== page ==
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Lazy (old) eyes

One of my favourite resources for writing for the web is Michael Agger’s Lazy Eyes article for Slate. Written in 2009, much of the content is still relevant for digital writers as Agger observes the techniques that are required to sustain limited attention spans. For those playing along at home, these techniques include using bullets, shorter sentences and subheads. Moreover the article acts as a junction box of links to excellent resources including the man Agger calls “a cross between EB White and the Terminator”: Jakob Nielsen. Gremlins creep in everywhere, Original image  U.S. National Archives and Records Administration ,  On checking out the article recently it was disappointing to see that Agger falls down on maintaining his links. When I first looked at this article, Agger finished with a gag that our attention span could only be held for so long before we’d wander off so he links to a Rickroll video. Unfortunately Rickrolling has fallen out of favour

Review: The n00bz: New Adventures in Literature

It's easy for writers to find themselves in ruts. They get known for a particular genre, hit their style or fluke their way into a readership and lose the need to experiment. If there was a verb for this phenomenon it could be: to Grisham. The n00bz: New Adventures in Literature wants to disrupt the writerly rut, the tendency to Grisham, by pushing out of their comfort zone. The challenge was to take-on an experiment with another part of publishing or culture. So we have fictioner and critic James Bradley attempting a comic based on his superhero short story, if:book Australia manager Simon Groth tapping away at retro typewriter and Benjamin Law confessing he has no journalist cred until he can learn old fashioned shorthand.  But not just writers are experimenting with former bookseller Greg Field picking up after his bookstore closes and finding a new life online. His Star Wars analogy of modern publishing makes his opinion clear in casting Darth Bezos but the Force i

Five lessons from Hardcopy AUS

Over the last couple of months I've been part of the Hardcopy Professional Development program for writers offered by the ACT Writers Centre. The format broke into two long weekends - editorial and Intro2Industry. The latter wrapped up on Sunday after three intense and well-programmed days that brought agents, experts and literary shaman to the ACT. Okay so there were no actual shaman but the list of svengalis was impressive. Probably the best part was the range: from traditional dead tree publishers to the digital experimentation of IF: Book Australia . Over the entire program opinions varied (fiction books, apparently, must be at least  70,000 words , 60,000 words , okay 50k but that's really as low as publishers will go - unless it's a digital book) but there were a lot of great insights. So the only way to summarise a busy program is with a listicle right? Here's the top five things I got out of the program: 1) The Book is a zombie that refuses to die So t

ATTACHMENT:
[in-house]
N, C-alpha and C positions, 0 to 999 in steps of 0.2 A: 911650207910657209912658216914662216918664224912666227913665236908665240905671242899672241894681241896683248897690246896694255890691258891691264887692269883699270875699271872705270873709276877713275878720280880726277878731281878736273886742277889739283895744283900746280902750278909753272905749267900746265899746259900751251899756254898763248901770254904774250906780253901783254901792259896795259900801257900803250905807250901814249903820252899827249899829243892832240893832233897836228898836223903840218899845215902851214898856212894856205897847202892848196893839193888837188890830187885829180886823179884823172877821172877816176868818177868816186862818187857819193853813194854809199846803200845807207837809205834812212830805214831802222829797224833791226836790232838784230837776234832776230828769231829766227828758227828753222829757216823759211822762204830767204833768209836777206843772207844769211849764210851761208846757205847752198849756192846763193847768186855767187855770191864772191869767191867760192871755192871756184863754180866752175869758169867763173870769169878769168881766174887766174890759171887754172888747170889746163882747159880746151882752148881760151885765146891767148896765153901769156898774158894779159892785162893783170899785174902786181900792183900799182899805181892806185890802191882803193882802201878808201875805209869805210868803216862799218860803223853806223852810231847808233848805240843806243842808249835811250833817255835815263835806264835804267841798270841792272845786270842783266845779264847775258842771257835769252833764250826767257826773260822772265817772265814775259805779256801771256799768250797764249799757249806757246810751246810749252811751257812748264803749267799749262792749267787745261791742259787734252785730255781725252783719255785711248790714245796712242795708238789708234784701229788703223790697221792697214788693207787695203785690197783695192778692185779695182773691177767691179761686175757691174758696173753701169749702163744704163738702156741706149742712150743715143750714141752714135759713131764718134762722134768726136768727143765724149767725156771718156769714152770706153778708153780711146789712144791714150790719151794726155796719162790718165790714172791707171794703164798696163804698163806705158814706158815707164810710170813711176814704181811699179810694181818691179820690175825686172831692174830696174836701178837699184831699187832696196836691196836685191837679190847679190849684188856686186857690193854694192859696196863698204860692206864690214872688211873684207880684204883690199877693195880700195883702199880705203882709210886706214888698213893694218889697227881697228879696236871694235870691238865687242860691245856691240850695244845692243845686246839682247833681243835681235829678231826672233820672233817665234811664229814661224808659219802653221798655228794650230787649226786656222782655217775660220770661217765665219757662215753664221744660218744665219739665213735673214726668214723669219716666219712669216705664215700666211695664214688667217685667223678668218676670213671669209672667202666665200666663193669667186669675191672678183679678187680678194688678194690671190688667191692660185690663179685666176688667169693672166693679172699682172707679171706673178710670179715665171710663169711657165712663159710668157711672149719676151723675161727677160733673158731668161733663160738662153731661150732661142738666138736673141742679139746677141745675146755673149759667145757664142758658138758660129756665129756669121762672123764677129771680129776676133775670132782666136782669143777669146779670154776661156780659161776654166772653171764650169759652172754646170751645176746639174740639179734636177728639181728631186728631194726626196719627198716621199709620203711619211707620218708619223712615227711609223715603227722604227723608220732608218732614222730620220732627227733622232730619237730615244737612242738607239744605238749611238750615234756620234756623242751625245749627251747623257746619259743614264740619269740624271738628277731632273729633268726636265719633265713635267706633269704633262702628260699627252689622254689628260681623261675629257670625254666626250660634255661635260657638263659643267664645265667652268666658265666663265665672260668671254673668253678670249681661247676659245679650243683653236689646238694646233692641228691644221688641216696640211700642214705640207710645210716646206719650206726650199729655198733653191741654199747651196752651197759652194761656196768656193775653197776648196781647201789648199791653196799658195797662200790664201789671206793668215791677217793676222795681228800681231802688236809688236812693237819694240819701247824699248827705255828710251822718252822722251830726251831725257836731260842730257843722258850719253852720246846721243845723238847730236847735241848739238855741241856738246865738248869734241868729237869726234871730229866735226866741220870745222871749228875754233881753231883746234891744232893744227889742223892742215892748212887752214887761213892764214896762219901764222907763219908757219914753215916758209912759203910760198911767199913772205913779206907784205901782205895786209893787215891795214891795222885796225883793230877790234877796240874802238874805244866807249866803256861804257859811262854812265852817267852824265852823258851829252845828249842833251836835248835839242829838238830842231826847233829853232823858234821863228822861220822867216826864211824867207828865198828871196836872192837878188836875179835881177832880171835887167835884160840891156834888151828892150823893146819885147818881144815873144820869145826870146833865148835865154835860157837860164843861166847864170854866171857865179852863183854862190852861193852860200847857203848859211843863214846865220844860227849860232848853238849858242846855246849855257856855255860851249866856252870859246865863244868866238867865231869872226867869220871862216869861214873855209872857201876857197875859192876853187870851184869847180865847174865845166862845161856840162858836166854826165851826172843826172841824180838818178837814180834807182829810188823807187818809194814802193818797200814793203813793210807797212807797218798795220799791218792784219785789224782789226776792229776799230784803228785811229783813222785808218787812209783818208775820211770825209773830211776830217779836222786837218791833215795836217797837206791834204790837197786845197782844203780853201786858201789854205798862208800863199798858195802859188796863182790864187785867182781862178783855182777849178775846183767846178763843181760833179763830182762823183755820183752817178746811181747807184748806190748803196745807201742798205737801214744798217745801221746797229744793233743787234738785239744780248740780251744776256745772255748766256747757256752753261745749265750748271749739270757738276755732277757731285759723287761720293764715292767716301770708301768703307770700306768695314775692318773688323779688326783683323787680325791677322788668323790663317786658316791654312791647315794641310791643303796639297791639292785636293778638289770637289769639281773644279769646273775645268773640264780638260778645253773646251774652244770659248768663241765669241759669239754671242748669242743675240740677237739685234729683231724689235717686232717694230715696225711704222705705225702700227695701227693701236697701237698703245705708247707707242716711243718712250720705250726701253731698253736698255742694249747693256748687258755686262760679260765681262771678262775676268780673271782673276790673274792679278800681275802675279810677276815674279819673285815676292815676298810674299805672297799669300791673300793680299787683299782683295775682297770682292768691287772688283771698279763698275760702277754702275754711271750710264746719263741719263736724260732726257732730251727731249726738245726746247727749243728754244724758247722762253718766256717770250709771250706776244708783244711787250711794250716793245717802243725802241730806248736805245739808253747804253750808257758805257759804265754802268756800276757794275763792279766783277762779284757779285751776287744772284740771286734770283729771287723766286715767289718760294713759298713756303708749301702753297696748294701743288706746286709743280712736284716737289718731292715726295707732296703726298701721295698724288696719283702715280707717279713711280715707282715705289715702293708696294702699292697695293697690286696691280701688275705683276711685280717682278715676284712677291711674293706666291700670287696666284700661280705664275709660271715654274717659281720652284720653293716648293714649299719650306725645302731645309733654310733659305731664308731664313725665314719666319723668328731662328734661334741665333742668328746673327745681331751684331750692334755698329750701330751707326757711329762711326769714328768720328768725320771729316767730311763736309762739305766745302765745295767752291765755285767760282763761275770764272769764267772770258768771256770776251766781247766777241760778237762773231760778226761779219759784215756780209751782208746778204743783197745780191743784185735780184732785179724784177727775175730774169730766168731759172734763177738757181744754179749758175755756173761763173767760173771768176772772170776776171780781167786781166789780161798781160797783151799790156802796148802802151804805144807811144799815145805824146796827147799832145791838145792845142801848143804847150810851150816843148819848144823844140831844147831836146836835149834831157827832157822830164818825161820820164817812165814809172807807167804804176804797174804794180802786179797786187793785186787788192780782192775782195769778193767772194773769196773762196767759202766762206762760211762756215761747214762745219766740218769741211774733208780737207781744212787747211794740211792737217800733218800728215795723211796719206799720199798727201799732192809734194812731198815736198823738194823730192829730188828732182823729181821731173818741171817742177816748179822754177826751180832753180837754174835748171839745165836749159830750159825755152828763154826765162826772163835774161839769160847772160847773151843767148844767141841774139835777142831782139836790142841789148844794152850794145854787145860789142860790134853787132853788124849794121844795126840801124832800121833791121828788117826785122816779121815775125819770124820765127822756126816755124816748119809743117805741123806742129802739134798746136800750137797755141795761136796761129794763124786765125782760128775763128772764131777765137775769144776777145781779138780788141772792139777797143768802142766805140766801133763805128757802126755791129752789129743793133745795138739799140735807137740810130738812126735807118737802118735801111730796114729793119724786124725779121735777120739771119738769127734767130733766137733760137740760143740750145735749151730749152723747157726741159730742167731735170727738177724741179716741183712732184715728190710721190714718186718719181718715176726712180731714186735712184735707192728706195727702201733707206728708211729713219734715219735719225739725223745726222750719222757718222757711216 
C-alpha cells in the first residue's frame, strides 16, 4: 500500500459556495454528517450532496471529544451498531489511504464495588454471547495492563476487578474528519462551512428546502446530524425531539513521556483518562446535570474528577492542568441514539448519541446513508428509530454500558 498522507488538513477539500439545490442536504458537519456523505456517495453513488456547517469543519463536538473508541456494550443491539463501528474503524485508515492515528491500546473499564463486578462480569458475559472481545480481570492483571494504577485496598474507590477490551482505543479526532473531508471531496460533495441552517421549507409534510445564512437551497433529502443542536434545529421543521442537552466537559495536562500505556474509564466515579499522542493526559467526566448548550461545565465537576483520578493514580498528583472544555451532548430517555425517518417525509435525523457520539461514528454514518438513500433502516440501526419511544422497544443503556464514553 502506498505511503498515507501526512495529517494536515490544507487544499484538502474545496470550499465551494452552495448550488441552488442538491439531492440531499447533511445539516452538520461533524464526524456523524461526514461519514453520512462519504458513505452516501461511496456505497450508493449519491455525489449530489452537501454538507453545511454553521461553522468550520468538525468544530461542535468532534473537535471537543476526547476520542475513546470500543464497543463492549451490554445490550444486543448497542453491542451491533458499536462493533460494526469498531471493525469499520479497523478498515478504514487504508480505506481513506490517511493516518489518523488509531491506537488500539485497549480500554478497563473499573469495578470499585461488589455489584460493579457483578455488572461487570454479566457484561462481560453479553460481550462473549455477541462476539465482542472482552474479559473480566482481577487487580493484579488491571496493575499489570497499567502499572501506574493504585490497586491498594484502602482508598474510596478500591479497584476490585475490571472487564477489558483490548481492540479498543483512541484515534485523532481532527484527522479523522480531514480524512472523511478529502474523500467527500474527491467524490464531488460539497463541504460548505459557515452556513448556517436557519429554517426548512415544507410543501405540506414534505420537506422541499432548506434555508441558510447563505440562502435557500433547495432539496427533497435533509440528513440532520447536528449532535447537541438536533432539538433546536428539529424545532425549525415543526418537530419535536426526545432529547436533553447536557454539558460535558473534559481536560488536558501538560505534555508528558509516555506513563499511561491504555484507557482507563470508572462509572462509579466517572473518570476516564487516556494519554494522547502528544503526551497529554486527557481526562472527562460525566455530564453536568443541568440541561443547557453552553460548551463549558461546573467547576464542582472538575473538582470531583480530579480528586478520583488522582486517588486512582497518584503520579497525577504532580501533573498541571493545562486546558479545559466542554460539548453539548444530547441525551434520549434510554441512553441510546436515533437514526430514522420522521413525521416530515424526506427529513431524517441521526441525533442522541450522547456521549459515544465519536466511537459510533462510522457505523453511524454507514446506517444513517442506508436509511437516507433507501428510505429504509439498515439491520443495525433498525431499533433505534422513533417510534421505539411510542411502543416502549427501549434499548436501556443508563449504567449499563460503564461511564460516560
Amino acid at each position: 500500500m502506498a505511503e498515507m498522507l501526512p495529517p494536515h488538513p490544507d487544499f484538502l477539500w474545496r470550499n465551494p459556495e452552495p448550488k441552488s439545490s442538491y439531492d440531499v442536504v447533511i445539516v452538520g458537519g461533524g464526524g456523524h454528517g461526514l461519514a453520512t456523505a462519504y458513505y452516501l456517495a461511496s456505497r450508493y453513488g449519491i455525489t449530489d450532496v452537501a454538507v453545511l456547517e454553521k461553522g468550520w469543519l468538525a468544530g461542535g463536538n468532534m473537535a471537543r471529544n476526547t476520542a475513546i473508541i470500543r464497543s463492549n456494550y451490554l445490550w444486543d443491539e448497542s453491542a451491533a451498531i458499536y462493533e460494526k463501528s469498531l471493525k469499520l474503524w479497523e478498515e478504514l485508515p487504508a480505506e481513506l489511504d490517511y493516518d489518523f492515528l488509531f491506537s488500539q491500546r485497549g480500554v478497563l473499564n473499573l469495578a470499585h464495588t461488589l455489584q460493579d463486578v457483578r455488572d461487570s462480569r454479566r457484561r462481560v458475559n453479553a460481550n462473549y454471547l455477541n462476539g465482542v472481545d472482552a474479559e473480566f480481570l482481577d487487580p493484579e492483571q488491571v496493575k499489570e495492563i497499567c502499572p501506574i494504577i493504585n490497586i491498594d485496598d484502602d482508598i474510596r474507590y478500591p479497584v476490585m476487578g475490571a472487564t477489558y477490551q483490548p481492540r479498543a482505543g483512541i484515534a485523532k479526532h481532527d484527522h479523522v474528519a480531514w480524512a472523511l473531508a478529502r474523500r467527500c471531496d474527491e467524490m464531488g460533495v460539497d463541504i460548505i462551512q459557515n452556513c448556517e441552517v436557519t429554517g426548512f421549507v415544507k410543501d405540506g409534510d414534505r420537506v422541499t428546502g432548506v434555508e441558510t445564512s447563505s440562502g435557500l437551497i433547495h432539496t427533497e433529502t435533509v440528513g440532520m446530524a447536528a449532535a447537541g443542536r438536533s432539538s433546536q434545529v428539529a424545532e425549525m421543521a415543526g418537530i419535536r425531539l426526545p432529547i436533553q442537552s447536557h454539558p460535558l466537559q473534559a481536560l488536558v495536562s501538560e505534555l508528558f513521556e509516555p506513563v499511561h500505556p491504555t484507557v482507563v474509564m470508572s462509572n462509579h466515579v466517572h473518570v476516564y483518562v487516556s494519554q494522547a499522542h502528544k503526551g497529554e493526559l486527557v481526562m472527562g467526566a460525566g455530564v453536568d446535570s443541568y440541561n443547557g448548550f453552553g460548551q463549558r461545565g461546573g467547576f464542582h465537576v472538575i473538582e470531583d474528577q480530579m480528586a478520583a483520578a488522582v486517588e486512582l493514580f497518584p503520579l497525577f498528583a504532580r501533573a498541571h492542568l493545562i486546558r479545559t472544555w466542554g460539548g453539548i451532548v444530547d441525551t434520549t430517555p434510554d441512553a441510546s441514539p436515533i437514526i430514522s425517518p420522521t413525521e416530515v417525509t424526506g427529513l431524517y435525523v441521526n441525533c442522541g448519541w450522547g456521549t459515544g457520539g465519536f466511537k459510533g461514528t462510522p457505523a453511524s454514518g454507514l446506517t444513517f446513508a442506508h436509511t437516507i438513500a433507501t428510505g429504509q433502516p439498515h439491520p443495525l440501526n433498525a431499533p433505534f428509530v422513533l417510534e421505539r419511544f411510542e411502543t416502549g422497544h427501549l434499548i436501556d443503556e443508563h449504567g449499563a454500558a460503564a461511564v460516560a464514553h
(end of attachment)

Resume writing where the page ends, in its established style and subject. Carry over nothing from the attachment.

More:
In Other Words: Blokesploitation

A sultry snap of Kenny (Shane Jacobson) - the first celebrity plumber or blokesploitation victim It began with retrosexuals – the flipside of the latte-sipping meterosexual dandy, who’d rather a Big M and could tell people exactly where they could stuff their zucchini flowers. They were rough diamonds from a time before gourmet grub and when manscaping meant burying a bloke in your backyard. Back in 2007 popular culture cottoned on to the Aussie man exemplified by Kenny , the waste management bloke with a heart of gold. The return of the flannie and competitions for hot tradies all made the yob on-trend again. But mostly blokesploitation appeared on lifestyle shows so no episode of Better Homes & Gardens was complete without a loveable chippy showing the requisite builder’s crack.  In Other Words is a regular on the Big Issue 's Ointment page.  

Buy your content a future

One of the best justifications for using metadata is that it is “a love letter to the future”. It means planning for metadata will give your content a chance to be found.* But I can't find who coined this phrase by Googling it or hours of browsing. It should show up under keyword searches like "metadata" or "love letters", but because a friend told me it's hard to track down the origin. If only conversations were tagged. Library Confusion 23/12/1952 by Sam Hood (courtesy of State Library of NSW) In the blur of the web, losing information is becoming more common. If you want your content to be found, tag it. As the web gets busier all those keywords, topics or subjects just get more important. Apps like Zite or services like create newspapers for users just by pulling this descriptive metadata. On a bigger web presence, metadata creates dynamic feeds that allow the robots to do the curating. While it's fallen out of favour with search e